Despite its thousand-year history, there is still argument over what constitutes Catalan literature. Stephen Burgen asks why
YOU ARE WHAT YOU SPEAK, or at least that’s the case if you are a Catalan. Tomorrow is International Book and Copyright Day, established ten years ago by Unesco and inspired by the Catalan tradition of exchanging gifts of books and red roses on this day, which is both St George’s Day — he is patron saint of Catalunya as well as England — and the day on which Cervantes and Shakespeare died.
Catalan culture is also the “guest of honour” at next year’s Frankfurt Book Fair, following on from India this year. This straightforward and indeed flattering invitation has provoked rows about how the nation should be represented at Frankfurt and has exposed the frailties of the national psyche. It has also raised some interesting questions about language and identity.
It is Catalan culture that has been invited, but Frankfurt is a book fair and so the argument has centred on what is and is not Catalan literature.
To the chagrin of many, the Catalan parliament took it upon itself to debate the issue and ruled that the Catalan language is “the only identifier” of Catalan literature.
You would expect that a people who suffered cultural oppression under the Franco dictatorship would grasp that it is not for politicians to issue diktats on cultural matters.
What the ruling means is that almost none of the best known Catalan writers will be officially represented — because they write in Spanish.
So out goes Carlos Ruiz Zafón (The Shadow of the Wind), the best selling “Spanish” author since Cervantes, out too, Javier Cercas (Soldiers of Salamis), Eduardo Mendoza (City of Marvels), Maruja Torres, Terenci Moix, Juan Goytisolo, Juan Marsé and Manuel Vázquez Montalbán, all of them Catalans, but all of whom write or wrote in Spanish.
Jordi Pujol, for 23 years president of Catalunya, defined a Catalan as anyone who lives here and speaks the language, and now parliament has added to this the absurdity that anyone who writes in Catalan is a Catalan writer.
Emilio Manzano, director of the Institut Ramon Llull (IRL), the organisation set up by the Catalan government to represent Catalan culture abroad, and therefore at Frankfurt, insists that it is not as absurd as it sounds.
“The IRL was set up to promote the Catalan language and for that reason at Frankfurt we shall be promoting writers who write in Catalan. It is not our job to promote authors who write in Spanish. They will be well represented at Frankfurt by their publishers. Our job is firstly to present both the singularity of Catalan culture and also to show that there is a 1,000-year tradition of literature written in Catalan.”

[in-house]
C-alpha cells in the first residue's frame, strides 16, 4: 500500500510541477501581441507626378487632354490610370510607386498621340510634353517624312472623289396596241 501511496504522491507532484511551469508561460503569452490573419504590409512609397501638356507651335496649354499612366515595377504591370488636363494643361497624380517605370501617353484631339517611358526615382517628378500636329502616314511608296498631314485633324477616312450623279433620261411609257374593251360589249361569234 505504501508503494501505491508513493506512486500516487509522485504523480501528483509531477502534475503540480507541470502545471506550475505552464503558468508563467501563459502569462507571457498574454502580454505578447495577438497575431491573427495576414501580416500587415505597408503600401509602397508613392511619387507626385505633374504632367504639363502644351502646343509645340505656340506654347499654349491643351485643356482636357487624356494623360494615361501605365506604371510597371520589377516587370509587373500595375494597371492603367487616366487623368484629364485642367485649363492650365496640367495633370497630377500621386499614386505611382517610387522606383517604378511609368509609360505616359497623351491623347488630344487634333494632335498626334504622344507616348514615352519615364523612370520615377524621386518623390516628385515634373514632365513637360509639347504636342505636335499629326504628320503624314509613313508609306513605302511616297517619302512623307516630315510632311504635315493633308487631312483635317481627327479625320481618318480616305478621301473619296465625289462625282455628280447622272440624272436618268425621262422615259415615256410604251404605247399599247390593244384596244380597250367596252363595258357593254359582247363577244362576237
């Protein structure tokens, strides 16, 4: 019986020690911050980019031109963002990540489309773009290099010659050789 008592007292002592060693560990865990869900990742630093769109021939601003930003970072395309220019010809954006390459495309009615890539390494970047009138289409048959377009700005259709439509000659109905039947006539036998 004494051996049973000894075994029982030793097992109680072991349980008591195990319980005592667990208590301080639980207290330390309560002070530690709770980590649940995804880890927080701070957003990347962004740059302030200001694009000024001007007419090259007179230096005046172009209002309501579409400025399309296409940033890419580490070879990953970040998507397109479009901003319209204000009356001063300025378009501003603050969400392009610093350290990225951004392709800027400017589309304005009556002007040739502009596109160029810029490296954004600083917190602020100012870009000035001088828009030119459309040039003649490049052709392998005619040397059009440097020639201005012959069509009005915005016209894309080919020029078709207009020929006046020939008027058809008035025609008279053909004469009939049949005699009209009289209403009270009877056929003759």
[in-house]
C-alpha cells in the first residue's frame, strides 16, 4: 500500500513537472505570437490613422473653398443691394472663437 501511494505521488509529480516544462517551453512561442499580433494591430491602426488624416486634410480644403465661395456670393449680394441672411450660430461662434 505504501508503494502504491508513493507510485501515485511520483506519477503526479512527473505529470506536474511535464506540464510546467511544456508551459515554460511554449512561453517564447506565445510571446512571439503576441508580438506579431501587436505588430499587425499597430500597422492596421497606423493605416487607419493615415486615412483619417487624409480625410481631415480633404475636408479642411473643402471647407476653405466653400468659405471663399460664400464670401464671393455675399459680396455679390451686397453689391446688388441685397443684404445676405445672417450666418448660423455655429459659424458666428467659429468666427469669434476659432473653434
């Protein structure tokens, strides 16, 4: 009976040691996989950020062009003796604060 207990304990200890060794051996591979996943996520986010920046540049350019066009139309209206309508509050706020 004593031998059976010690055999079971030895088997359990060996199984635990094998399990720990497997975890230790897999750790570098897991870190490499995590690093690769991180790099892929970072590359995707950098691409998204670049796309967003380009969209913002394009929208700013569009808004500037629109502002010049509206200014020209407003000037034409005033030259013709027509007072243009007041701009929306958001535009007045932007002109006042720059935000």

Between them, the “excluded” authors, most of whom have wisely kept their counsel on the issue, represent probably the best known writers in Spanish outside Latin America, something one might expect the Catalans to boast about.
However, one well-known writer who will be officially represented as he writes in Catalan, is Albert Sánchez-Piñol, whose Pell Freda (Cold Skin) was an international bestseller. To him it is quite simple. “The French are clear about it: it’s French literature if it’s written in French. If someone lives in your country for 30 years but writes in Arabic, then it’s Arabic literature. There’s nothing to argue about, except that here we are still arguing about these things.”
But is it really that clear? No one would dispute that Joyce and Beckett are Irish writers, although they wrote in English (and French, in Beckett’s case). “But what about Kazuo Ishiguro?” Manzano says. “You wouldn’t call him a Japanese writer.”
Well, no. On the other hand no one would claim that Arundhati Roy or Chinua Achebe are English writers because they write in English. And yet Matthew Tree, who has lived in Catalunya for 20 years and writes in Catalan, is acclaimed as a Catalan author although he himself insists that he is and always will be English. Were he a painter, he would be regarded as an English artist resident in Catalunya.
And that’s the nub of it. For a Catalan, the language is the identity; take that away and you are left with little whereas, say, Scottish or Irish identity is barely bound up with the language at all. After 40 years of suppression under Franco, Catalan has made a comeback that is the envy of minority speakers everywhere.
Education, from kindergarten to postgrad, is in Catalan, so is all official business. More than 95 per cent of the population (half of whom are Spanish immigrants or their offspring) speak it. As a Latin-based tongue, it is a lot easier to learn than, say, Welsh or Euskera, the Basque language.
Catalan publishing is heavily subsidised by the state, and yet one of the ironies of this policy is that it has actually debased the literature.
“The business of subsidising Catalan literature has not only distorted the market by printing more books than are ever going to be read, it has harmed the image of the literature itself, by promoting second and even third-rate work simply because it is in Catalan,” Manzano says. “And then people here wonder why Catalan literature doesn’t have the world reputation they think it deserves.”
The final irony, of course, is that no one here reads anyway. Surveys regularly put Spaniards (and Catalans) at the back of the European reading class. On average, most buy one book a year, and here that book is usually bought on April 23, a windfall day for Catalan publishing. Pity no one reads the stuff.